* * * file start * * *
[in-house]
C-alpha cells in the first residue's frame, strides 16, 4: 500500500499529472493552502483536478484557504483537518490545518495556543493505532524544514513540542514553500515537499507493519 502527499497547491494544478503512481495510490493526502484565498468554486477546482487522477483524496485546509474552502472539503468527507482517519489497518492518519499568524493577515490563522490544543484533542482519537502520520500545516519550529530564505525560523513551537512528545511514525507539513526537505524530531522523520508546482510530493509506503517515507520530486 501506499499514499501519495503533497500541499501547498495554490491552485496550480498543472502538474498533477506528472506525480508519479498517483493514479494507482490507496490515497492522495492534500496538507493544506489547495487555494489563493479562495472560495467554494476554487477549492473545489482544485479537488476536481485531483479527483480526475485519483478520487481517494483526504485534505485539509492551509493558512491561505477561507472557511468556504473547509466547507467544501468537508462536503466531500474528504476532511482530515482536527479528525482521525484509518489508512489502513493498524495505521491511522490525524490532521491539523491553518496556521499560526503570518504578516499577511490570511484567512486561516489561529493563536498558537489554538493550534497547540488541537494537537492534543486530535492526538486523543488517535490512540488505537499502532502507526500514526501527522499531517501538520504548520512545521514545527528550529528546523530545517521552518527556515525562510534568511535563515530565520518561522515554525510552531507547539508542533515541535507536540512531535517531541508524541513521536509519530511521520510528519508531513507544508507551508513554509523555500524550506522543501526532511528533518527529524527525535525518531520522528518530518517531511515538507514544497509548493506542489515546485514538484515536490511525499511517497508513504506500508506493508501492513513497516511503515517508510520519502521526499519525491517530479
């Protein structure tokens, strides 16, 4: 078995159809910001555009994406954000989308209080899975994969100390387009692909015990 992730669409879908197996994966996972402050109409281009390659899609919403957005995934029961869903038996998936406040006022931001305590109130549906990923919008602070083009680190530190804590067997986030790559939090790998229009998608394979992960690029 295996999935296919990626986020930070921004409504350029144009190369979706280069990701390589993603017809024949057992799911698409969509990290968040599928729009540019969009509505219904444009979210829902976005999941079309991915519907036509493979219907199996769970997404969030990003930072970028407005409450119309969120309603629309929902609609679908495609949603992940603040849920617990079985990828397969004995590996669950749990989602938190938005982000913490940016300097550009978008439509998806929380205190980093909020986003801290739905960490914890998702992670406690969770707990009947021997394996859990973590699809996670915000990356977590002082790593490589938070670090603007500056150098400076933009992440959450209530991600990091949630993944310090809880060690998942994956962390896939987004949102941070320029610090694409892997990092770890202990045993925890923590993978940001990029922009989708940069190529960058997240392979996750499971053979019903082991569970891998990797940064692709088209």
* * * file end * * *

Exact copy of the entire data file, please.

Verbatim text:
[in-house]
C-alpha cells in the first residue's frame, strides 16, 4: 500500500499529472493552502483536478484557504483537518490545518495556543493505532524544514513540542514553500515537499507493519 502527499497547491494544478503512481495510490493526502484565498468554486477546482487522477483524496485546509474552502472539503468527507482517519489497518492518519499568524493577515490563522490544543484533542482519537502520520500545516519550529530564505525560523513551537512528545511514525507539513526537505524530531522523520508546482510530493509506503517515507520530486 501506499499514499501519495503533497500541499501547498495554490491552485496550480498543472502538474498533477506528472506525480508519479498517483493514479494507482490507496490515497492522495492534500496538507493544506489547495487555494489563493479562495472560495467554494476554487477549492473545489482544485479537488476536481485531483479527483480526475485519483478520487481517494483526504485534505485539509492551509493558512491561505477561507472557511468556504473547509466547507467544501468537508462536503466531500474528504476532511482530515482536527479528525482521525484509518489508512489502513493498524495505521491511522490525524490532521491539523491553518496556521499560526503570518504578516499577511490570511484567512486561516489561529493563536498558537489554538493550534497547540488541537494537537492534543486530535492526538486523543488517535490512540488505537499502532502507526500514526501527522499531517501538520504548520512545521514545527528550529528546523530545517521552518527556515525562510534568511535563515530565520518561522515554525510552531507547539508542533515541535507536540512531535517531541508524541513521536509519530511521520510528519508531513507544508507551508513554509523555500524550506522543501526532511528533518527529524527525535525518531520522528518530518517531511515538507514544497509548493506542489515546485514538484515536490511525499511517497508513504506500508506493508501492513513497516511503515517508510520519502521526499519525491517530479
């Protein structure tokens, strides 16, 4: 078995159809910001555009994406954000989308209080899975994969100390387009692909015990 992730669409879908197996994966996972402050109409281009390659899609919403957005995934029961869903038996998936406040006022931001305590109130549906990923919008602070083009680190530190804590067997986030790559939090790998229009998608394979992960690029 295996999935296919990626986020930070921004409504350029144009190369979706280069990701390589993603017809024949057992799911698409969509990290968040599928729009540019969009509505219904444009979210829902976005999941079309991915519907036509493979219907199996769970997404969030990003930072970028407005409450119309969120309603629309929902609609679908495609949603992940603040849920617990079985990828397969004995590996669950749990989602938190938005982000913490940016300097550009978008439509998806929380205190980093909020986003801290739905960490914890998702992670406690969770707990009947021997394996859990973590699809996670915000990356977590002082790593490589938070670090603007500056150098400076933009992440959450209530991600990091949630993944310090809880060690998942994956962390896939987004949102941070320029610090694409892997990092770890202990045993925890923590993978940001990029922009989708940069190529960058997240392979996750499971053979019903082991569970891998990797940064692709088209």